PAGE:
TRUMP: Thank you.

Under my administration, free speech does not end at the steps of a cathedral or a synagogue or any other house of worship. We are giving our churches their voices back and we are giving them back in the highest form.

With this executive order, we also make clear that the federal government will never, ever penalize any person for their protected religious beliefs.


TRUMP: That is why I am today directing the Department of Justice to develop new rules to ensure these religious protections are afforded to all Americans. There were more than 50 religious Americans and groups sued the previous -- and you've seen that -- 50 sued the previous administration for violating their religious freedom. The abuses were widespread. The abuses were all over. As just one example, people were forbidden from giving or receiving religious items at a military hospital where our brave servicemembers were being treated and when they wanted those religious items. These were great, great people. These are great soldiers. They wanted those items. They were precluded from getting them. And we know all too well the attacks against the Little Sisters of the Poor.


TRUMP: Incredible nuns who care for the sick, the elderly and the forgotten.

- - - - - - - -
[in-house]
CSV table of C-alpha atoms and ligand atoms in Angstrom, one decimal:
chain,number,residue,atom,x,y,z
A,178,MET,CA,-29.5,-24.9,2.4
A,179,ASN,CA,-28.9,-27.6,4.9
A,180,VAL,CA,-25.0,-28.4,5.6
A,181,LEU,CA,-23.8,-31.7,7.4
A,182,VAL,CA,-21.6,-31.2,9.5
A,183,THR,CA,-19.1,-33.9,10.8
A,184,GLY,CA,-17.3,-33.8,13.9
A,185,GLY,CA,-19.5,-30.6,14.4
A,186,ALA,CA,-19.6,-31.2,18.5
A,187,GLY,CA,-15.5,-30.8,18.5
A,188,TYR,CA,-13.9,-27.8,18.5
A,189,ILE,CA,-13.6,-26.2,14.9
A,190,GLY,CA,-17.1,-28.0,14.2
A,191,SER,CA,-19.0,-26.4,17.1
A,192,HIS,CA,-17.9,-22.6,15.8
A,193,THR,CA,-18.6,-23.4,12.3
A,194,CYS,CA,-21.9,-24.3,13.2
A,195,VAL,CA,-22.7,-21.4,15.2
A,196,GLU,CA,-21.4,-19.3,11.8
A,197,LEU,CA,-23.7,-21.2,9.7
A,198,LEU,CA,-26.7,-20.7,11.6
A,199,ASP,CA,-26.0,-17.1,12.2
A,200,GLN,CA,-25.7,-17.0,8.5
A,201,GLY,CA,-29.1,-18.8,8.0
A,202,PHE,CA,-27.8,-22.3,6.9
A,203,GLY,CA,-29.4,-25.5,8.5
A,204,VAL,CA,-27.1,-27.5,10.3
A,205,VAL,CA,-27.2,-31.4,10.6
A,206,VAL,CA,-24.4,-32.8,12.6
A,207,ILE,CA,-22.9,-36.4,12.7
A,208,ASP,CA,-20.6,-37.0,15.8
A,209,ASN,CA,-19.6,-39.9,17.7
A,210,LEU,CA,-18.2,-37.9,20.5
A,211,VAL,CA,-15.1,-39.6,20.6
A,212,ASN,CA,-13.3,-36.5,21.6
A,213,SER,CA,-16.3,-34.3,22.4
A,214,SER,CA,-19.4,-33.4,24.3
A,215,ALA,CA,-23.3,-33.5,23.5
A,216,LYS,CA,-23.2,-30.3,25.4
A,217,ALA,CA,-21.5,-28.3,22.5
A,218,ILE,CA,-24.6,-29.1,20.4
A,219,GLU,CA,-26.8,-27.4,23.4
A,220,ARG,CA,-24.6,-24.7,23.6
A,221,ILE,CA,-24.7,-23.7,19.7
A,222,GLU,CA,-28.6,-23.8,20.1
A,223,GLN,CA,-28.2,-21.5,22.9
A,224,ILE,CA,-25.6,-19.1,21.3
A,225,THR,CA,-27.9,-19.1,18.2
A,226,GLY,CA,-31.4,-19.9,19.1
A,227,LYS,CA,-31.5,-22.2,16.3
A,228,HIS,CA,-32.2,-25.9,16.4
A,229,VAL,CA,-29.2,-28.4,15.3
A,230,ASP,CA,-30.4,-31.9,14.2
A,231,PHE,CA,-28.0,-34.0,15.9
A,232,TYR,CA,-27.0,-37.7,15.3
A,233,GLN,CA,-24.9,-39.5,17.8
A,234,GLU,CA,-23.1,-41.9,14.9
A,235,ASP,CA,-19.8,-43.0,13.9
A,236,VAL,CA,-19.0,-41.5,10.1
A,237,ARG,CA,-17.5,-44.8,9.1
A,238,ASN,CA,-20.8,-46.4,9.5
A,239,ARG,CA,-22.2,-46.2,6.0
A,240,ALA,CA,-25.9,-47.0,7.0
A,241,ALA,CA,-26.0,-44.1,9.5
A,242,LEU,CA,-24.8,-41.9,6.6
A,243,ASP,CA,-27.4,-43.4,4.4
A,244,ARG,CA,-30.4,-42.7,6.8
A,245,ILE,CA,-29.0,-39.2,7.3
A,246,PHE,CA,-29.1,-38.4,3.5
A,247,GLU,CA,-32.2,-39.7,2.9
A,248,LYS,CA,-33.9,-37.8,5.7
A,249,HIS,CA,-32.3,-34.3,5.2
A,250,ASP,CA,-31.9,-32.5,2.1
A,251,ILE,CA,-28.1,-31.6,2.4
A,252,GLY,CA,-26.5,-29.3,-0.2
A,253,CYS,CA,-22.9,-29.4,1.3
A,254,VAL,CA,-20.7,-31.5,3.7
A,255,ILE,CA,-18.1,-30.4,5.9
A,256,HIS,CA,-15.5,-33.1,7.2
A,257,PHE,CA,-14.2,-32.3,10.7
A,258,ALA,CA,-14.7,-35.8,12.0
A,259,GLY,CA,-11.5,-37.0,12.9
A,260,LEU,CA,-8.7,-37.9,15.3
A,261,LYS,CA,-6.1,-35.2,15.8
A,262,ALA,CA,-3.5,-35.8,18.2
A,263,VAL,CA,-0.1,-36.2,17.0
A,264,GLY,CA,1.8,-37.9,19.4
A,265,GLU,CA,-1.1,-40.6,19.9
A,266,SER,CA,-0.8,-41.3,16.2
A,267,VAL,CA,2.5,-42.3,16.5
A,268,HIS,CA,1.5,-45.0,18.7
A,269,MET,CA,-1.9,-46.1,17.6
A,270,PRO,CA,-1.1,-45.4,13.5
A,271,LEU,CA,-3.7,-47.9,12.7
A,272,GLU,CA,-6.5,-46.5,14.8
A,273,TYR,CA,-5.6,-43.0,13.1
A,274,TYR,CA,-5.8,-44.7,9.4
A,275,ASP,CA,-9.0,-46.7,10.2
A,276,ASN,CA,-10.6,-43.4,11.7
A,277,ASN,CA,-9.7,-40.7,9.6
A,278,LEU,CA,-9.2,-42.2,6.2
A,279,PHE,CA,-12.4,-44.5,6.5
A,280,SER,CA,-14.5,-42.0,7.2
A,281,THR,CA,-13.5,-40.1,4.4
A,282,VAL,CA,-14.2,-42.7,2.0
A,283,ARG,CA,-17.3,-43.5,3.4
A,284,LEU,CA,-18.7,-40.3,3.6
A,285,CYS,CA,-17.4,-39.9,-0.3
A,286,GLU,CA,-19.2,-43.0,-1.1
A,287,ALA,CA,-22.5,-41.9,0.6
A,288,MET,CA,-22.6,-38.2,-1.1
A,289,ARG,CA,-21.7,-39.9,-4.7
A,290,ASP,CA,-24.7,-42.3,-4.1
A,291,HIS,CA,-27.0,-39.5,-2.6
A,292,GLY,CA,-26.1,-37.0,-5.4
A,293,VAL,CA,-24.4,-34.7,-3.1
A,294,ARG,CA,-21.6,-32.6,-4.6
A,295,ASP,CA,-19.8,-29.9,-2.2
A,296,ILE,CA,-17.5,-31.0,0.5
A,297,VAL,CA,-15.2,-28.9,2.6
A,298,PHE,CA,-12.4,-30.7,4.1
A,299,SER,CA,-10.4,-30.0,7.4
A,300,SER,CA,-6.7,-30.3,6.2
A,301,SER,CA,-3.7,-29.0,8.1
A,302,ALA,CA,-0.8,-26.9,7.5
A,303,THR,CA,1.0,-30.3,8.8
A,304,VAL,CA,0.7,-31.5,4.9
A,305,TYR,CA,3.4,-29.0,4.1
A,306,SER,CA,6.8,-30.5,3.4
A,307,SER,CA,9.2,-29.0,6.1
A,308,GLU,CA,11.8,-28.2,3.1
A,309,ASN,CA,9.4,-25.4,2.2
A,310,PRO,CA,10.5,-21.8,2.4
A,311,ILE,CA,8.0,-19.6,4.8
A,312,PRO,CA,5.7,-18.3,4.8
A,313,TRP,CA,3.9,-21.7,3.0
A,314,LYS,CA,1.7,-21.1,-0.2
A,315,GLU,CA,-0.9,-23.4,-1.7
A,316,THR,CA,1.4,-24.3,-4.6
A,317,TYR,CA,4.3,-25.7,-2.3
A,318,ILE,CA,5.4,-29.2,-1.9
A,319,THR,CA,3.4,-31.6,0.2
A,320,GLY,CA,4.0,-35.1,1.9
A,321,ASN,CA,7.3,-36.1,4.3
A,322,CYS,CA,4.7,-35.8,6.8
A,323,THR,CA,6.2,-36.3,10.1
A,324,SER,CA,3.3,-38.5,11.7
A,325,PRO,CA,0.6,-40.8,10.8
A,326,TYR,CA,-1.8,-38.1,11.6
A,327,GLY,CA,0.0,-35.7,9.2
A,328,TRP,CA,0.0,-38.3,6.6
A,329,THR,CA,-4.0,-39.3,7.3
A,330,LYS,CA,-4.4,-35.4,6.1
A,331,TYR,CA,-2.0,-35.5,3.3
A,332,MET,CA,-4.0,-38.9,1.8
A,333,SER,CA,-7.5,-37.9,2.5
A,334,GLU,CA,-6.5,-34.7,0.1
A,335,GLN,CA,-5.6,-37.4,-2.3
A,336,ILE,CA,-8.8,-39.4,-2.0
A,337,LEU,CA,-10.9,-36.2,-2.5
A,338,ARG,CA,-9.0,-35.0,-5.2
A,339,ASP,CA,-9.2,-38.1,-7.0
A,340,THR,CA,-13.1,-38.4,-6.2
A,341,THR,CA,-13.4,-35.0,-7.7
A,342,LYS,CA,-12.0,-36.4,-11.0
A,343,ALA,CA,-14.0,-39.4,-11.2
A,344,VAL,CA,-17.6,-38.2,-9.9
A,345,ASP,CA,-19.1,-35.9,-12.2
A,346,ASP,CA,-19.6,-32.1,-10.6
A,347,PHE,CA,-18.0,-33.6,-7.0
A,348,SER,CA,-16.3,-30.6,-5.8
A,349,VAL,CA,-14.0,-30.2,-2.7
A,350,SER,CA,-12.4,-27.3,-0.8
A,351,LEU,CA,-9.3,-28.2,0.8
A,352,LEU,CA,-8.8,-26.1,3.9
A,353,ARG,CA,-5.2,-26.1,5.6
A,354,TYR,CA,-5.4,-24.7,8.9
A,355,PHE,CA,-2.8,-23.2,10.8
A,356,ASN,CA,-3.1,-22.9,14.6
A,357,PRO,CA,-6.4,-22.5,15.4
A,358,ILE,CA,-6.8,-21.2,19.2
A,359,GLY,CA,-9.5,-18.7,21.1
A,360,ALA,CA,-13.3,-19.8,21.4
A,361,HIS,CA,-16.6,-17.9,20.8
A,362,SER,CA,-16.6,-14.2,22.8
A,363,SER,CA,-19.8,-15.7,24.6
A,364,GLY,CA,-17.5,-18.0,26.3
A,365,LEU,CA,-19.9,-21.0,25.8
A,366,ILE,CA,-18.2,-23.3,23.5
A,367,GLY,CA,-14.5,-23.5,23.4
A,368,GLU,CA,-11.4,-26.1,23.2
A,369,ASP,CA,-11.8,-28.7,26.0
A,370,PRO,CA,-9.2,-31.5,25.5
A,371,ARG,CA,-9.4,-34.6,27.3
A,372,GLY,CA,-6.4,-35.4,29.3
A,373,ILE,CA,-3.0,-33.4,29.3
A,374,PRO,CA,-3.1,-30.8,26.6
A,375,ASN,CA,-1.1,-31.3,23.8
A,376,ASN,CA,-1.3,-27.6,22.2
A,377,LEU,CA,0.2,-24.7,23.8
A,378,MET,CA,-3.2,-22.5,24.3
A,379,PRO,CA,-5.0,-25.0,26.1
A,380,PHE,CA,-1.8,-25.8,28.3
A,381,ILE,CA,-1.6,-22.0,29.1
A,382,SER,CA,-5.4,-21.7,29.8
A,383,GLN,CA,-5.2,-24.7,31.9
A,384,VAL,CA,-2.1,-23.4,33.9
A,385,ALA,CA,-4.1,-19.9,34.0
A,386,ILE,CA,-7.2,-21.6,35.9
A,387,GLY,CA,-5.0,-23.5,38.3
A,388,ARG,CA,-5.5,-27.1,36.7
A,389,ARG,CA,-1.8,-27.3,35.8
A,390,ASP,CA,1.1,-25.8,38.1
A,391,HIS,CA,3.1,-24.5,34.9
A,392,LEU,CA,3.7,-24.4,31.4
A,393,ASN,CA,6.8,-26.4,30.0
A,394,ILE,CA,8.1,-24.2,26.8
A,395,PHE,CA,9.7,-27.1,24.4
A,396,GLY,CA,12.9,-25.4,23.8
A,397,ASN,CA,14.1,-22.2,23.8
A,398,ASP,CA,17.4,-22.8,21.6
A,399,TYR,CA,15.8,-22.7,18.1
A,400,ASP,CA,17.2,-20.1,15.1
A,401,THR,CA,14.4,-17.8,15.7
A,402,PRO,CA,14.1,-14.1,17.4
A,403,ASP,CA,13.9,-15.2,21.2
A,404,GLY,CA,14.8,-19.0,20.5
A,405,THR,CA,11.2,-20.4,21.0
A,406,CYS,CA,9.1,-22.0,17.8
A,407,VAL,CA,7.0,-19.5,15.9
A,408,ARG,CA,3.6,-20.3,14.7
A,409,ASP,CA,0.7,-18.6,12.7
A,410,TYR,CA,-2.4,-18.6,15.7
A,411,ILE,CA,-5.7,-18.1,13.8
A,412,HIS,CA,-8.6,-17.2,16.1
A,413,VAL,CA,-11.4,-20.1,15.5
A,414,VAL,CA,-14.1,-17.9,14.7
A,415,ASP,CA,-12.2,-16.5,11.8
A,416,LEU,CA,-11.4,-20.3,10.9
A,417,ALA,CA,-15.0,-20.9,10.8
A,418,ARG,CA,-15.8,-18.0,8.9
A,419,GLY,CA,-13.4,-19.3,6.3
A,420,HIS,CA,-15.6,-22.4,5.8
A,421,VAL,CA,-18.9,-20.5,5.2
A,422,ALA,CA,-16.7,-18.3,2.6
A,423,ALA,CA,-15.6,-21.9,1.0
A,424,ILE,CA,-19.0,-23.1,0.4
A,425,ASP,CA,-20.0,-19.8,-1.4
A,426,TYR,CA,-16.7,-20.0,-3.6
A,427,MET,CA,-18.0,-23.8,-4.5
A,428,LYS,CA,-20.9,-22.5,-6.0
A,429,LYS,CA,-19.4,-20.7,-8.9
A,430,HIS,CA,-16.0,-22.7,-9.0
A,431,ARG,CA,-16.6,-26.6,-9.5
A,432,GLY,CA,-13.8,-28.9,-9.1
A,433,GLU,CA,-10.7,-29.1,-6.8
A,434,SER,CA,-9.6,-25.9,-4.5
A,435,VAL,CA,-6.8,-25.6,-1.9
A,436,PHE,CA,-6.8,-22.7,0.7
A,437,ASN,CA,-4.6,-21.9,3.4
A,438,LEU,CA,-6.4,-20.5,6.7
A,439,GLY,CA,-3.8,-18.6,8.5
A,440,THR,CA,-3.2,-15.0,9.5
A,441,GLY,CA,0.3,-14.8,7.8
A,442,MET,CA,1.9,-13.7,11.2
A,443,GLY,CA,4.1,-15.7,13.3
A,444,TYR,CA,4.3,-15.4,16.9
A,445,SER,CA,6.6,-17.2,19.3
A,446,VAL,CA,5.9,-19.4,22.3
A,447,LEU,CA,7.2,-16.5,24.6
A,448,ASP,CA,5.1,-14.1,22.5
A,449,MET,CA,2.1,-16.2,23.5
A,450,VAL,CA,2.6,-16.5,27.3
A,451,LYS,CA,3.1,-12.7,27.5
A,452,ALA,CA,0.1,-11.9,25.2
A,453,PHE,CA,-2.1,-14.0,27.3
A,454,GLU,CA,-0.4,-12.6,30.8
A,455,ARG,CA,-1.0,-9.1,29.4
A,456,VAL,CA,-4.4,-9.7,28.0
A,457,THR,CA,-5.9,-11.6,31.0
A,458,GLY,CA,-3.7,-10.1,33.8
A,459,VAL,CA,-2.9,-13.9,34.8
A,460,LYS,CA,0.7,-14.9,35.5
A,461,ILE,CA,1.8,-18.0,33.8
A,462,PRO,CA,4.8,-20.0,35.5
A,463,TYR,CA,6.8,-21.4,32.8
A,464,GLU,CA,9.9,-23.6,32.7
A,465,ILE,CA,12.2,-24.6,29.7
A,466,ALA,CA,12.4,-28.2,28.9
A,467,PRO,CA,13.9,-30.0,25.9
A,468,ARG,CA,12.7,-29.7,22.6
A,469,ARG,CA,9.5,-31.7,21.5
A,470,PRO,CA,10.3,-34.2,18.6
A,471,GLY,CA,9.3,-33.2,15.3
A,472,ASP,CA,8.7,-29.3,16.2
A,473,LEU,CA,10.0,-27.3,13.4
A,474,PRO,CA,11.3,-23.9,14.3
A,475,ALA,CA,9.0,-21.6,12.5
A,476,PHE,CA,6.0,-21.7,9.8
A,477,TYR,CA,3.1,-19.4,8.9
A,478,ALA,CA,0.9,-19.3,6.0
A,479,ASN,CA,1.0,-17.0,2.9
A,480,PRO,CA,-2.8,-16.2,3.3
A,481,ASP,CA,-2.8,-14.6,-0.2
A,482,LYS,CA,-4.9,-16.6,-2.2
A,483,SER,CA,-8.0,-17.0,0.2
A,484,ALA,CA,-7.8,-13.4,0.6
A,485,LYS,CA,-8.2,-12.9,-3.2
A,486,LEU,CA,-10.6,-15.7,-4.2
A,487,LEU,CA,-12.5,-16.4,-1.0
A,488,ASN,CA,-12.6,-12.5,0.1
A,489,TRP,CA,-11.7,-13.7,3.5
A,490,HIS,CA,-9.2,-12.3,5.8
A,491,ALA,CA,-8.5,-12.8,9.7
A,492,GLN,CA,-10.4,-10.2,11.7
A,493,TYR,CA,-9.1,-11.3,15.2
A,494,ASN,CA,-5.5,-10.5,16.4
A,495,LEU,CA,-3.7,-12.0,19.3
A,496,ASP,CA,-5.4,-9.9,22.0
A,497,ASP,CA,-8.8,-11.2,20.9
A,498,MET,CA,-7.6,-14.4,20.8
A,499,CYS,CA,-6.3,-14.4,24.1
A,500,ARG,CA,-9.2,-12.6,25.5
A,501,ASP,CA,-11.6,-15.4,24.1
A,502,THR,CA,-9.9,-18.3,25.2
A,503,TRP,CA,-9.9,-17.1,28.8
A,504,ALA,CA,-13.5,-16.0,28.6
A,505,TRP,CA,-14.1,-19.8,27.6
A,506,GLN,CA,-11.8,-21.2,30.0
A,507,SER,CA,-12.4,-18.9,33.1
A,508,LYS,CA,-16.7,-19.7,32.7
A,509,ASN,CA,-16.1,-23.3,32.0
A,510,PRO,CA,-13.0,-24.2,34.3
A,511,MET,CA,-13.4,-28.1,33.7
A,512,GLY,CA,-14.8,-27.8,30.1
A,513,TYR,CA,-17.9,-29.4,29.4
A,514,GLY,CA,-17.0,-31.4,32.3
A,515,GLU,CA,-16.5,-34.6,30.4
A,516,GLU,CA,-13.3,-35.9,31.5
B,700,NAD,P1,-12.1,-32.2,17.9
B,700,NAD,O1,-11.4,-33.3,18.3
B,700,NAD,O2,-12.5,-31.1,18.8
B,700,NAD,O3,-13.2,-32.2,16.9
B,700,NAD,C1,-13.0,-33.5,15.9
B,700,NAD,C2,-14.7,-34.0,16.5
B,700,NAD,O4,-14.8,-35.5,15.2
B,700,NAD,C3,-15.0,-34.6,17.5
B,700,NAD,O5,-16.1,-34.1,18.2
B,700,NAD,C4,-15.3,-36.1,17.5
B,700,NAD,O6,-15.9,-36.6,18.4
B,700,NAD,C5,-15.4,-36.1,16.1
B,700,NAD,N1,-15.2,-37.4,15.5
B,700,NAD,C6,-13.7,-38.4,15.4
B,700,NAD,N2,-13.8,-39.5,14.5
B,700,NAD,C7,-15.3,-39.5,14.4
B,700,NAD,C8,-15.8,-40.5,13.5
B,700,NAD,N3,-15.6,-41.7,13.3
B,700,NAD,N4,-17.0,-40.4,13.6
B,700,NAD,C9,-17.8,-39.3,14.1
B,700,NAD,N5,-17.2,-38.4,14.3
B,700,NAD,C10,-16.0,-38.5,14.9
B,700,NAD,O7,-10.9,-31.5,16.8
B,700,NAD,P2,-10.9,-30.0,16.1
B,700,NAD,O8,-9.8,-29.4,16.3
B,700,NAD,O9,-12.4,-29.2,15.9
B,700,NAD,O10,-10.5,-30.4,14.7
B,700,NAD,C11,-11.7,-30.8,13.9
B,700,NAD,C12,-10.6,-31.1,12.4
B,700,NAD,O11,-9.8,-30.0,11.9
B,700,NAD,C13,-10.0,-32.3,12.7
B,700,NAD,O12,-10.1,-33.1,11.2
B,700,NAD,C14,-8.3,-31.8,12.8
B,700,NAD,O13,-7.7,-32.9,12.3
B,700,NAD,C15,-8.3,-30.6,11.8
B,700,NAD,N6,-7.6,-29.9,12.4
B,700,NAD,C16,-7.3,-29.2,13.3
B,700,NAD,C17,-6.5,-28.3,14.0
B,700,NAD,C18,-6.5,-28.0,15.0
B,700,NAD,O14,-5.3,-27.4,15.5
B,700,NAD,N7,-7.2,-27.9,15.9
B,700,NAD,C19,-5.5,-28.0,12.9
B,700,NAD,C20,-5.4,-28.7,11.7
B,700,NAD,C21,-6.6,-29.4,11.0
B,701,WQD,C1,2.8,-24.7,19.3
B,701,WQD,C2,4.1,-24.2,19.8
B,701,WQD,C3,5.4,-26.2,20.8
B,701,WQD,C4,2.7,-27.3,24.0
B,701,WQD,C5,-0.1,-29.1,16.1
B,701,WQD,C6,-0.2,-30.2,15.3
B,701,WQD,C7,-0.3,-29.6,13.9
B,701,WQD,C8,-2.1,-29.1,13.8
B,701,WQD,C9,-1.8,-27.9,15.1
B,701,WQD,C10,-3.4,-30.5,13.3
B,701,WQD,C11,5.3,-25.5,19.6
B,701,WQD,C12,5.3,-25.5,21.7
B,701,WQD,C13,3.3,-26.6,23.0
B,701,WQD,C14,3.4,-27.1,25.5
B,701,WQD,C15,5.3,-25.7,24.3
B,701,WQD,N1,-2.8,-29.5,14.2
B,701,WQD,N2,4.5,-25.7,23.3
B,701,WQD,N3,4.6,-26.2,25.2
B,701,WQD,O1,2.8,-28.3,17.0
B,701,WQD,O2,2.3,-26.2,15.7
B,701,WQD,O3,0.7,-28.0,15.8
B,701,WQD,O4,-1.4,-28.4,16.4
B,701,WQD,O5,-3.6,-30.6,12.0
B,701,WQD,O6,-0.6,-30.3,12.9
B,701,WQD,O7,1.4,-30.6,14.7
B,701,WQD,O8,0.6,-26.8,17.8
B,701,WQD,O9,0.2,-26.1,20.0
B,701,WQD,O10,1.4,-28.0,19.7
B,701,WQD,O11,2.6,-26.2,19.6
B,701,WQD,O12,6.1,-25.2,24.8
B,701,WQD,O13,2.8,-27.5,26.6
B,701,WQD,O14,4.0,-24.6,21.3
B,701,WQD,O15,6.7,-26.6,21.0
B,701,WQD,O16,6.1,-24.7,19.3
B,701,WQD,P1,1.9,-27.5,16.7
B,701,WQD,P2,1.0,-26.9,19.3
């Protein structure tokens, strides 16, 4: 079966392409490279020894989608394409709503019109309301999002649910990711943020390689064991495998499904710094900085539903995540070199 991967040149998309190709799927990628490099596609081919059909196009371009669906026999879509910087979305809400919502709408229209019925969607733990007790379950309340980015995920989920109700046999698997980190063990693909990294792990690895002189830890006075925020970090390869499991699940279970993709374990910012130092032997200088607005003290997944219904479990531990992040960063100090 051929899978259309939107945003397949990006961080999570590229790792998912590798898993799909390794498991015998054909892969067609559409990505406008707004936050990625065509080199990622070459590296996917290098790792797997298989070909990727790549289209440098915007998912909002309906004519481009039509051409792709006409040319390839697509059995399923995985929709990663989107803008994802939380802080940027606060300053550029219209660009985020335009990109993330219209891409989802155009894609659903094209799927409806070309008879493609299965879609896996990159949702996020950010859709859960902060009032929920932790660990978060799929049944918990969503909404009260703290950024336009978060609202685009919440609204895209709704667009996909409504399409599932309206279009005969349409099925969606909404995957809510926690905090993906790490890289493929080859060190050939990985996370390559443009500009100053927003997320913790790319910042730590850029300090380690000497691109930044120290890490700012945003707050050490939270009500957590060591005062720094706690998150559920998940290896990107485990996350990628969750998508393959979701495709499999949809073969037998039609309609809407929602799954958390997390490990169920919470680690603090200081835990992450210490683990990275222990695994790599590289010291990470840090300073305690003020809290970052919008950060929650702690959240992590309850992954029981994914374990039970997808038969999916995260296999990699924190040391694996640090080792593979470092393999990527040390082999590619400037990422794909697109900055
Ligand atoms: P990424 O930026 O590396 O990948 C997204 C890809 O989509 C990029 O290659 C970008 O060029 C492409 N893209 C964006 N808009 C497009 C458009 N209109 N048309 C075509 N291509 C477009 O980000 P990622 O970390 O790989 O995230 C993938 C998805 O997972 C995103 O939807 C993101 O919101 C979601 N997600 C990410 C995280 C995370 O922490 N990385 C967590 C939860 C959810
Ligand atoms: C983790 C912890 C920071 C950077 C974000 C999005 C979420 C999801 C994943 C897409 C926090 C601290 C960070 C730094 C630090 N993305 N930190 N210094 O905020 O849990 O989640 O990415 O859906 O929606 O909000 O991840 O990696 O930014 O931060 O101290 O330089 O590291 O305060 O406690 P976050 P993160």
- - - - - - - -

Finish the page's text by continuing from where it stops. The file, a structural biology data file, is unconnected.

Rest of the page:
Where are they, by the way? Where are they?

Could you stand, Sister. Stand.

Come on up here. Come on up.




TRUMP: Congratulations. They sort of just won that lawsuit. That was pretty good. That's a good way of doing it, huh?

Well, I want you to know that your long ordeal will soon be over. OK? It's been a long hard ordeal.


TRUMP: We've all been watching. Some of you have been very much involved. A lot of us have been watching the news for years and five years.

You had good lawyers? Huh?


TRUMP: Where are your lawyers? Stand up. Come on. Stand up. Good job.


TRUMP: Do you mind if I use your lawyers?


I could use some good lawyers, too.

Good job. Great job.

With this executive order, we are ending the attacks on your religious liberty and we are proudly reaffirming America's leadership role as a nation that protects religious freedom for everyone.